Nigeria accounts for only two percent of the world’s population, but contributes about 10% of global infant, child, and maternal mortality. Every year, about one million children who are under five years old die and some 33,000 women die of pregnancyrelated conditions—most of which are preventable deaths. Nigeria has been grouped among the 68 countries that are unlikely to attain the Millennium Development Goals Four and Five (MDGs) on child and maternal survival by 2015. In nearly every area of primary healthcare, there is low coverage of high impact interventions. Coverage tends to be substantially lower in the North East and North West zones of the country where TSHIP is implemented.
TSHIP was a project which supported the integration of primary healthcare services to deliver maternal, newborn, and child health (MNCH) interventions and strengthen the health systems in Bauchi and Sokoto States. TSHIP supported USAID/Nigeria’s former Strategic Objective 13 (now Development Objective 4): Increased use of social sector services. TSHIP’s principle objective was to foster the use of high-impact interventions in the two focus states. TSHIP is an integrated package of health service improvement interventions, which helps state and local governments improve primary healthcare services by filling in capacity gaps, building on institutional strengths, and improving households’ ability to protect and promote their own health.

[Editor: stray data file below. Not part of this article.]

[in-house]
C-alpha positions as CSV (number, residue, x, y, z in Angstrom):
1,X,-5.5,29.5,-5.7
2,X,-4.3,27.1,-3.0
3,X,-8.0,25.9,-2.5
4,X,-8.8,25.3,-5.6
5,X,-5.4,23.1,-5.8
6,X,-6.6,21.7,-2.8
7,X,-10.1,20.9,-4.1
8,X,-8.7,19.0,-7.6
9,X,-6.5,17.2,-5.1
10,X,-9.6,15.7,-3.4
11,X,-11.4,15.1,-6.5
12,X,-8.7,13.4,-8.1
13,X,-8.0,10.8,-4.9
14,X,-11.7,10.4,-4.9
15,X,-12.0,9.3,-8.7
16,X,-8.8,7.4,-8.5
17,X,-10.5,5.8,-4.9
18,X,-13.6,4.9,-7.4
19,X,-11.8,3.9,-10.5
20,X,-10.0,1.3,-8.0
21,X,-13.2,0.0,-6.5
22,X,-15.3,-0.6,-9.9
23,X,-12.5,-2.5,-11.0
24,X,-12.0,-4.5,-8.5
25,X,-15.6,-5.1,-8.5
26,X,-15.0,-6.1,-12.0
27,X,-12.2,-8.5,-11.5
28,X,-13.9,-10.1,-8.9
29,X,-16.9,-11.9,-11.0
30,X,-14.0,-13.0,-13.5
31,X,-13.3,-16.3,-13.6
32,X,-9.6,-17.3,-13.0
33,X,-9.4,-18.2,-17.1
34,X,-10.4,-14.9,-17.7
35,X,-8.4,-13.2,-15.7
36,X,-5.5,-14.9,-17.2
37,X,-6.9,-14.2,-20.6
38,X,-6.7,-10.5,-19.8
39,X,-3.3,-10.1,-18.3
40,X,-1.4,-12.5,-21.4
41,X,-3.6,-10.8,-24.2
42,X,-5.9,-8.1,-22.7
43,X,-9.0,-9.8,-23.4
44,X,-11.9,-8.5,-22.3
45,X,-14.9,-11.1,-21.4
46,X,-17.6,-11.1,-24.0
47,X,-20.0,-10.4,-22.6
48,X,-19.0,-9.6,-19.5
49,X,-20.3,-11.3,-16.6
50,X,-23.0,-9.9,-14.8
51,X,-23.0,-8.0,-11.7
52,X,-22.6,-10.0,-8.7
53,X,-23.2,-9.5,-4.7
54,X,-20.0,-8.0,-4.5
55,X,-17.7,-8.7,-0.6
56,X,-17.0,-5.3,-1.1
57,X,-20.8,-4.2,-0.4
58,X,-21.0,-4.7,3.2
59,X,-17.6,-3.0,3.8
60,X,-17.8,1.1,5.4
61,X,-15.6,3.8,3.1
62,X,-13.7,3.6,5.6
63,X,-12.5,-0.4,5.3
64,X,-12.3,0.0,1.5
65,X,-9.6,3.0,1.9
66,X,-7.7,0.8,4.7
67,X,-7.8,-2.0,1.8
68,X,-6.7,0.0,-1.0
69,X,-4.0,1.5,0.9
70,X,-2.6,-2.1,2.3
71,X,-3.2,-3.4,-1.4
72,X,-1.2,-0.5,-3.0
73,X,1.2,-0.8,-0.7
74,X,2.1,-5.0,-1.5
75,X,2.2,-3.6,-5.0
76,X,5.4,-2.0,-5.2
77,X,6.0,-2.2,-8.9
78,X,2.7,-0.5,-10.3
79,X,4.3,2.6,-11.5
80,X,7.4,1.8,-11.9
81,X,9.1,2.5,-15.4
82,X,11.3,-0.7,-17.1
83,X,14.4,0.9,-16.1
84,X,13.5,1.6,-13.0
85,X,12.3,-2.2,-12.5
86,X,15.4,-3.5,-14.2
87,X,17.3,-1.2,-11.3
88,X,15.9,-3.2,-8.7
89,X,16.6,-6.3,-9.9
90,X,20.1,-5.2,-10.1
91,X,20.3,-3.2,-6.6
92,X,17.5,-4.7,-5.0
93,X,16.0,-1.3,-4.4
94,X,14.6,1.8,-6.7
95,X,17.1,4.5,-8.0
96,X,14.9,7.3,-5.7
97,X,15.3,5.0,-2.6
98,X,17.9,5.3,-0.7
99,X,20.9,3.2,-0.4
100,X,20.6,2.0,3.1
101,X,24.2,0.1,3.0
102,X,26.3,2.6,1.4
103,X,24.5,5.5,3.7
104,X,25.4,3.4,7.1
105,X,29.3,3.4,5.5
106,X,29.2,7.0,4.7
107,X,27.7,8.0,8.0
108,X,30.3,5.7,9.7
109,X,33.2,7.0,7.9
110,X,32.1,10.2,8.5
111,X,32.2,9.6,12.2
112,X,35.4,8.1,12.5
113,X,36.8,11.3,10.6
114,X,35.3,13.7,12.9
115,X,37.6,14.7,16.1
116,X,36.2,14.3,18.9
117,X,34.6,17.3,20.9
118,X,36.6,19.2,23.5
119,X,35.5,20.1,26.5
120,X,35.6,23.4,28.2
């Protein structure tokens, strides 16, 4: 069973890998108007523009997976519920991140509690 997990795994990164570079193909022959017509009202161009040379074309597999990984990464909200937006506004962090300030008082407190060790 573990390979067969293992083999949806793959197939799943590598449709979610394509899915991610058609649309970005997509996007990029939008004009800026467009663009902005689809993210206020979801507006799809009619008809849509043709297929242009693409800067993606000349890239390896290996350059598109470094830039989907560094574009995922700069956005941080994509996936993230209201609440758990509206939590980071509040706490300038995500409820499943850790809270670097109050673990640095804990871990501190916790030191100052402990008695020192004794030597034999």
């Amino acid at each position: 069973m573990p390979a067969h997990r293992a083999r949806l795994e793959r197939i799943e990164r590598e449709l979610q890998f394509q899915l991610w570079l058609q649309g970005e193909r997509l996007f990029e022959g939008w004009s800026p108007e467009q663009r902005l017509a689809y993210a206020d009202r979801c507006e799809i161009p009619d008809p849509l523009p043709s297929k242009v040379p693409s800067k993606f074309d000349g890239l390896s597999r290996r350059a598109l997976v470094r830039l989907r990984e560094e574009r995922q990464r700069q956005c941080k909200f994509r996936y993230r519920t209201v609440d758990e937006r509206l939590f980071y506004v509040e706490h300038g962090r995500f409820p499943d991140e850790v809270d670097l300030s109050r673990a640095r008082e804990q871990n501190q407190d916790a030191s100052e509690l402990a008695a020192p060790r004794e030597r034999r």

TSHIP supported USAID/Nigeria’s former Strategic Objective 13 (now Development Objective 4): Increased use of social sector services. Its principle objective was to foster the use of high-impact interventions in the two focus states. Program activities were organized under four sub-objectives.
TSHIP put maximum effort into training and capacity building. The scale of these efforts is impressive. Training CBHVs meant training ten CBHVs per ward across 323 wards, or 3,230 people. In the area of capacity building, TSHIP also created job aids; conducted extensive pre-service training; trained on and implemented StandardsBased Management and Recognition (SBMR); and provided on-the-job training, crossvisits, and workshops. TSHIP supported a wide range of policies, from simple standard operating procedures (SOPs) to legislation that created new agencies, such as the Drugs and Medical Consumables Management Agency (DMMA) in Bauchi State. All of these efforts were designed to strengthen and improve health systems or the context surrounding these systems.